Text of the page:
13. rnsrgr8t

    Conflict with friend/coworker

    I think you are more of a friend to Flo than she is to you. Sounds like she is only "friends" with you because she feels it benefits her on the work side. when things do not go her way, she definitely does NOT treat you like a friend. She seems very toxic. If she is not speaking to you, leave her be and I would not engage with her outside of work for now. If she asks you why you have been distant, you can simply say that she has not seemed happy with you as a friend and you need to focus on work for now, not a friendship outside of work. She is really NOT being a friend to you. She seems to be manipulating you, a lot.
  14. rnsrgr8t

    Christmas Bonuses

    I work in urology that is part of a whole department of surgery. We do not officially get bonuses from the hospital. In our division, the MD's pool $$$ together and the NP's and our specialty nurses each end up getting about $500 cash at Christmas as a gift. For all of the support staff for our whole department of surgery (the MA's who room our patients and our secretaries and front office staff who check in our patients for appointments as they are shared by the whole department)- we all give some $ for a monetary gift for them. The MD's each give $200 and the APN's/nurses give $30. This gives the support staff a monetary gift too. This is voluntary, we are not required to do it. I personally would never be able to afford giving $500. Especially if nothing is done for you, why would you have to pay that much for the other staff?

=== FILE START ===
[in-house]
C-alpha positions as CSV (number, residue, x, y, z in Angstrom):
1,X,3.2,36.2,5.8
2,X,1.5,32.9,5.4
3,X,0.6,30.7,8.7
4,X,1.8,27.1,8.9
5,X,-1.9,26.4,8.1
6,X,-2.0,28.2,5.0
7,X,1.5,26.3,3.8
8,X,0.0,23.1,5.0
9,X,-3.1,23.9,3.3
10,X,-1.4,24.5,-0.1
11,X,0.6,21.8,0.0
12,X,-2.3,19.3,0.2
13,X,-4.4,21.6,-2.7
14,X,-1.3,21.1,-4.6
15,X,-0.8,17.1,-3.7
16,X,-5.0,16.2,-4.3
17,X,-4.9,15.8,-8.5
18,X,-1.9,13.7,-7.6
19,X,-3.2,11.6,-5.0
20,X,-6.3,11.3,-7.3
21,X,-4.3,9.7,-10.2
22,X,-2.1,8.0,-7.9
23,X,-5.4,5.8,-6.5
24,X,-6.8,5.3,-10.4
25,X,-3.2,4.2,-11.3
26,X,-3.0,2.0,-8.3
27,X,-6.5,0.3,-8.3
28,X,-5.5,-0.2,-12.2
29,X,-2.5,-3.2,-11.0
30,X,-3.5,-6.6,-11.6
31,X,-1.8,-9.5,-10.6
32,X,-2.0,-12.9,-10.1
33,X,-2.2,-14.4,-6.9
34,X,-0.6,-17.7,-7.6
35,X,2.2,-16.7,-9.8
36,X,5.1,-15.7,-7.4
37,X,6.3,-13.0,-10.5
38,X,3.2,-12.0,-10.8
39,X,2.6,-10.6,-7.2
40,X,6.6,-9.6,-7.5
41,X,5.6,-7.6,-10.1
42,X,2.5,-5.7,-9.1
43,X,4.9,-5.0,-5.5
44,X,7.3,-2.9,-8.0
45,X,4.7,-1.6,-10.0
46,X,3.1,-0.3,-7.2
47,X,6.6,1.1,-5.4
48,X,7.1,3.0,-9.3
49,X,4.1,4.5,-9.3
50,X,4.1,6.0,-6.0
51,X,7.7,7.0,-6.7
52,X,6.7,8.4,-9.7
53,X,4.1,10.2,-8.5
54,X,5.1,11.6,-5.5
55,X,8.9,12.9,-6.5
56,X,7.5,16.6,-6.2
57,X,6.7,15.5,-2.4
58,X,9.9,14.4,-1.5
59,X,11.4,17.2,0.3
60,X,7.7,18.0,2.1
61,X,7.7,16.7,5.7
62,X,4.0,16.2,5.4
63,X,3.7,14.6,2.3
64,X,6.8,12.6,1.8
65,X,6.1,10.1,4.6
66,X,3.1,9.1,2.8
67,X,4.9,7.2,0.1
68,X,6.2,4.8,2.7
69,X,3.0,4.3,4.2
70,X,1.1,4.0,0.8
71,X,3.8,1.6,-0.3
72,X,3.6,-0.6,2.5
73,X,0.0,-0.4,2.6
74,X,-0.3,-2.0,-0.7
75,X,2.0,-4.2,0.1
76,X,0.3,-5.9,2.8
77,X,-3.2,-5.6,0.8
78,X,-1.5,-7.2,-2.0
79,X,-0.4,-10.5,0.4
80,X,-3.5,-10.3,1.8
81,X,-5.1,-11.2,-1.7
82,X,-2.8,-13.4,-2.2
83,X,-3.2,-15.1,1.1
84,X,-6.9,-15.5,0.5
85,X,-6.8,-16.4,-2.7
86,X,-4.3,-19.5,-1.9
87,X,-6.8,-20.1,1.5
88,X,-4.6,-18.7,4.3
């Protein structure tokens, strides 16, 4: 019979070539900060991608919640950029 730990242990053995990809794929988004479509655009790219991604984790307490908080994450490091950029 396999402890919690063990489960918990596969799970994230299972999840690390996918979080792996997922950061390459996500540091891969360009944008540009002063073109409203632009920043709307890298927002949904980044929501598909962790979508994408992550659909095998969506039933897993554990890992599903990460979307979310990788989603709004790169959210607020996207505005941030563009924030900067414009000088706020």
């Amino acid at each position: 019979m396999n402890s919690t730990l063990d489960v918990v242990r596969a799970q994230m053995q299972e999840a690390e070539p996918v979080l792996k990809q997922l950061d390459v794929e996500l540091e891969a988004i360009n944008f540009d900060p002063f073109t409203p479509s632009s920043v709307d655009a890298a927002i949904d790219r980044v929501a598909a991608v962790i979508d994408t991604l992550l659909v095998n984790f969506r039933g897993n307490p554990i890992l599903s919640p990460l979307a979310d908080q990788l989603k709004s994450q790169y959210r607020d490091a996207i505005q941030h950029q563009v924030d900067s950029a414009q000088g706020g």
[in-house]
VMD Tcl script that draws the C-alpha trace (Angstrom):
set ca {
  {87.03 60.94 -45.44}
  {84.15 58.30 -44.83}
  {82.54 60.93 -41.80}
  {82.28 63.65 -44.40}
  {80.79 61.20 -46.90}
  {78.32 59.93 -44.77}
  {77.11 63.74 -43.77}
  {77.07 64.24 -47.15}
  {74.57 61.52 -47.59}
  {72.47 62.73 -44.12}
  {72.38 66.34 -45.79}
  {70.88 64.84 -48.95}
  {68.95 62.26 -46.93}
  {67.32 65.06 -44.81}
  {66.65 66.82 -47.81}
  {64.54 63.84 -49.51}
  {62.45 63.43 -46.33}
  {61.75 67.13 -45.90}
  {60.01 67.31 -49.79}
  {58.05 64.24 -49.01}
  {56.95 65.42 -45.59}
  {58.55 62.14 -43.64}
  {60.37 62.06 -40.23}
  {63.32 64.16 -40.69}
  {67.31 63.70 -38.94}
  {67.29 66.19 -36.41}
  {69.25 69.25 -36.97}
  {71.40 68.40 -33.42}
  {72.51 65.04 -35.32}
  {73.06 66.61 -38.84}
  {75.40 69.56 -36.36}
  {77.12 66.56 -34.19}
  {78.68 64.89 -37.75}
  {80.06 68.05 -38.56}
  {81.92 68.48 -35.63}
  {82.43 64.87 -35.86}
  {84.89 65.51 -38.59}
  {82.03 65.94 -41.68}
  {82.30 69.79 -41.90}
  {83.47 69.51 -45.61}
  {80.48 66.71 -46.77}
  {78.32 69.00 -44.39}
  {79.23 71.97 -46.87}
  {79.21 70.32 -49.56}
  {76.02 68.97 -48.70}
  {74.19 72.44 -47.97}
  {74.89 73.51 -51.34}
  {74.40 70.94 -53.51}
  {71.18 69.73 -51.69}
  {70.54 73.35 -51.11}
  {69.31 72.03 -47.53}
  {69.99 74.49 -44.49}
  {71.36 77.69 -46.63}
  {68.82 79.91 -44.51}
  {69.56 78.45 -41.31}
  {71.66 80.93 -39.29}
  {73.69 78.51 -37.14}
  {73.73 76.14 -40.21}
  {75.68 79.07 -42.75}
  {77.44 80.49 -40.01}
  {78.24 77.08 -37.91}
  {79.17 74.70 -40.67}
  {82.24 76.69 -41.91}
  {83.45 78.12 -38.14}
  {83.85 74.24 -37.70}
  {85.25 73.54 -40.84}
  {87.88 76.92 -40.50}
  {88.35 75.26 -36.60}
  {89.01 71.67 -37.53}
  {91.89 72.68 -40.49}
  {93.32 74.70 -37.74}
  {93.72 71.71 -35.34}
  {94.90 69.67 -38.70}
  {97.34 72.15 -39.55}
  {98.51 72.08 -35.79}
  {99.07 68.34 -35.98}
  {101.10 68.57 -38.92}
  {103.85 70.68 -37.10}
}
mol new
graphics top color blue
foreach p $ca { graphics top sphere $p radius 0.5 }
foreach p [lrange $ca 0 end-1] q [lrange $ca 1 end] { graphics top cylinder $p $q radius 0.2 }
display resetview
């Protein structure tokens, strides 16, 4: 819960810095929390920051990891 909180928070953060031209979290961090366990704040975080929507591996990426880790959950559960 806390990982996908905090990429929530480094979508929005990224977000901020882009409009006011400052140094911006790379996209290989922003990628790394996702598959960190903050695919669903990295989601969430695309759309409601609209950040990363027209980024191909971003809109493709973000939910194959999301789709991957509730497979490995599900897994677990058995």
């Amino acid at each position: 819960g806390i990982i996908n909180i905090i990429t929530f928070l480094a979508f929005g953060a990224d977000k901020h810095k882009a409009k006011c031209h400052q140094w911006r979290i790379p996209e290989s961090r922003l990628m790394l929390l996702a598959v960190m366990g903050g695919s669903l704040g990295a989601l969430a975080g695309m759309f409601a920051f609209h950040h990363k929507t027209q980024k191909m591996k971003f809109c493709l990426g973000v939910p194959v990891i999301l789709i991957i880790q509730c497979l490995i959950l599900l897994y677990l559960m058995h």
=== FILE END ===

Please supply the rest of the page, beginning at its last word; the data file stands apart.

15. rnsrgr8t

    I Should Be in Jail